By Vanessa Murdock

GRAHAMSVILLE, N.Y. (CBSNewYork) – The source of New York City tap water is roughly two hours north of the Big Apple and beyond, nestled in the bucolic countryside of the Catskill mountains, sits the Catskill and Delaware Watersheds, the origin of the “the best water in the world.”

“I will not drink tap water anywhere else. Only in New York City,” said Upper West Side resident Maria Garcia.

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“New York City’s drinking water is certainly among the top tier of major cities in the United States and in fact the world,” said Eric Goldstein, New York City environment director for the Natural Resources Defense Council.

“Some folks say it’s more valuable in the 21st century than oil,” said Goldstein. “It’s a plentiful supply due to the vision of the people who built the system in the early 1800s.”

A large Manhattan fire revealed the necessity for a more substantial water source. Officials started looking north. The Croton Watershed in Westchester and Putnam counties came first. In the late 1800s, the Catskills entered the equation.

“Up here you can actually see water. You go down in the city, you just open up a tap, and the water’s always there,” said Paul Rush, deputy commissioner of the Bureau of Water Supply at New York City’s Department of Environmental Protection.

At the banks of the Neversink Reservoir, Rush explained it’s not the city producing high quality water.

“It’s the landscape, it’s the environment and it’s working with the people who actually live in the watershed,” Rush said.

Protecting the water from contamination is top priority. The DEP has spent more than $1 billion acquiring land and easements to limit encroachment. A dedicated police force patrols infrastructure from the air, on water, and the periphery. Swimming beneath the surface, fish – critical in detecting biological terrorism.

“Actual fish we’re talking about?” Murdock said.

“Actually fish, yes,” Rush said. “We monitor how it swims, if it coughs, changes in behavior, to pick up on possible contamination.”

DEP also works closely with farms in the watershed to reduce run-off. Thunderview Farms in Grahamsville is home to roughly 400 angus cattle. The Coombe family has partnered with the NYC DEP, along with the watershed agricultural council for decades to help ensure the quality of the water supply. Manager Ric Coombe shares his family’s land sits less than four miles from the Roundout Reservoir.

“Anything that happens on our farm could be in the New York City terminal reservoir in less than 24 hours, so it was very important for us to be an active participant,” he said.

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All cattle are fenced out of streams. Their water gets pumped in. The farm exercises rotational grazing. All manure gets captured in wintertime and is spread only when weather permits.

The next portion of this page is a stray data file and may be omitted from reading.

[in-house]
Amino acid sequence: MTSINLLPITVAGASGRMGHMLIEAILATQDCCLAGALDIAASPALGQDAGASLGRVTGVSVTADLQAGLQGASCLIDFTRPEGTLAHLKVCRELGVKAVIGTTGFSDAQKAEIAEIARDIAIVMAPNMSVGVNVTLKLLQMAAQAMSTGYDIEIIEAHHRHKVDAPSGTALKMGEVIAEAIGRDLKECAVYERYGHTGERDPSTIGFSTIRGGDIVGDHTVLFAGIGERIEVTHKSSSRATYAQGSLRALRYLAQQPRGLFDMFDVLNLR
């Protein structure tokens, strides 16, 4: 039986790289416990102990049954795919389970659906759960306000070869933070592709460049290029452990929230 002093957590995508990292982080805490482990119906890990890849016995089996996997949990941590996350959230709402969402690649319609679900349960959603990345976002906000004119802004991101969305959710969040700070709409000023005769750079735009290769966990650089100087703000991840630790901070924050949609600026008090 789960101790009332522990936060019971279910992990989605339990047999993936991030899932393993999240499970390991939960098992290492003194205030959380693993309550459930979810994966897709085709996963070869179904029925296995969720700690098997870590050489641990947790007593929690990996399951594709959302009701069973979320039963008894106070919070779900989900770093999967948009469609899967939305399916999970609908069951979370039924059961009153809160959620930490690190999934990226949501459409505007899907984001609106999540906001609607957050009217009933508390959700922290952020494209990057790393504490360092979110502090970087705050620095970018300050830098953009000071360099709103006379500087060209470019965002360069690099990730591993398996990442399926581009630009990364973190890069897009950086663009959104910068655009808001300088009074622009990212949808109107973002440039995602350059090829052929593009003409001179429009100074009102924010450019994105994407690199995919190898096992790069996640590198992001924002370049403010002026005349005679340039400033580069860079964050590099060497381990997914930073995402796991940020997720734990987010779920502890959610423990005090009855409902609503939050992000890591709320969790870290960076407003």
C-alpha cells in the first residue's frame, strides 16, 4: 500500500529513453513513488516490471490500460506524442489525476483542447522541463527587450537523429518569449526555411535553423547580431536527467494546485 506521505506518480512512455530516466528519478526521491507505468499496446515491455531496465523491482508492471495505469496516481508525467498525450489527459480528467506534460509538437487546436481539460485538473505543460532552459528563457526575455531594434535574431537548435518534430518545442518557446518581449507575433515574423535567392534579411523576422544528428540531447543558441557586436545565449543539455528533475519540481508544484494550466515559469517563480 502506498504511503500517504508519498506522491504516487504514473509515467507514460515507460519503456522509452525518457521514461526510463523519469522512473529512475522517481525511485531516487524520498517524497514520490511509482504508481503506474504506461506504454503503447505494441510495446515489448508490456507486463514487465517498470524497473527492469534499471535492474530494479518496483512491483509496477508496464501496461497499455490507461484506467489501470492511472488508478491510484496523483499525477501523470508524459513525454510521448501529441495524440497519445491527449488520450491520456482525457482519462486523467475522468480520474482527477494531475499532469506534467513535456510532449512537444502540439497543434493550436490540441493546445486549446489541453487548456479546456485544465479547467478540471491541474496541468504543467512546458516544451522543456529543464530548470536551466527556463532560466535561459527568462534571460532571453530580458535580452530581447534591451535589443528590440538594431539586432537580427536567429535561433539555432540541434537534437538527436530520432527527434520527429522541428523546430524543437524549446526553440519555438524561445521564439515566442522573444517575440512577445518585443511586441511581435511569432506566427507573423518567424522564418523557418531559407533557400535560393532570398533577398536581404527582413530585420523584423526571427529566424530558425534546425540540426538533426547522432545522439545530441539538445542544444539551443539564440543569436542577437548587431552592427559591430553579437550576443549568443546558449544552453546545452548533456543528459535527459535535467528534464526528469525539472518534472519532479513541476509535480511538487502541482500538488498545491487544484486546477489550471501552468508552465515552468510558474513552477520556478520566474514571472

In addition, more than 1,000 DEP employees help ensure the safety and quality of the drinking water, from source to sink. One of them is Lori Emery, director of water quality and innovation.

“It’s pretty much just pure water from mountain streams and reservoirs,” she said.

Ninety percent unfiltered. What starts in the Catskills gets tested by scientists and robots. Floating on the Neversink is DEP’s continuous monitoring system. Sensors sit beneath the surface.

“We measure in real time turbidity, temperature, conductivity,” Emery said.

The data helps make a decision on not just which reservoir to ship water from, but also from what depth. From the watershed, water travels via aqueduct south.

“We disinfect the water with chlorine, but we also built the world’s largest ultraviolet disinfection facility,” Emery said.

That’s in Westchester County. Water passes under UV light, pathogens get washed away. Gravity then carries the water into heavily guarded Hillview Reservoir – the last place the H2O sees the light of the day before flowing hundreds of feet below the city and out through the spigot.

“My biggest concern long-term is climate change,” Rush said.

Rush says the system is sensitive to storms, and in the years to come stronger storms are expected with greater frequency.

“Those bigger storm events result in runoff that can cause turbidity, can cause fine materials, clays, to get suspended in the water,” he said.

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The New York City DEP is investing in research and modeling to understand all possibilities, so that 100 years from now, New York City tap water can still live up to being “the best water in the world.”

Vanessa Murdock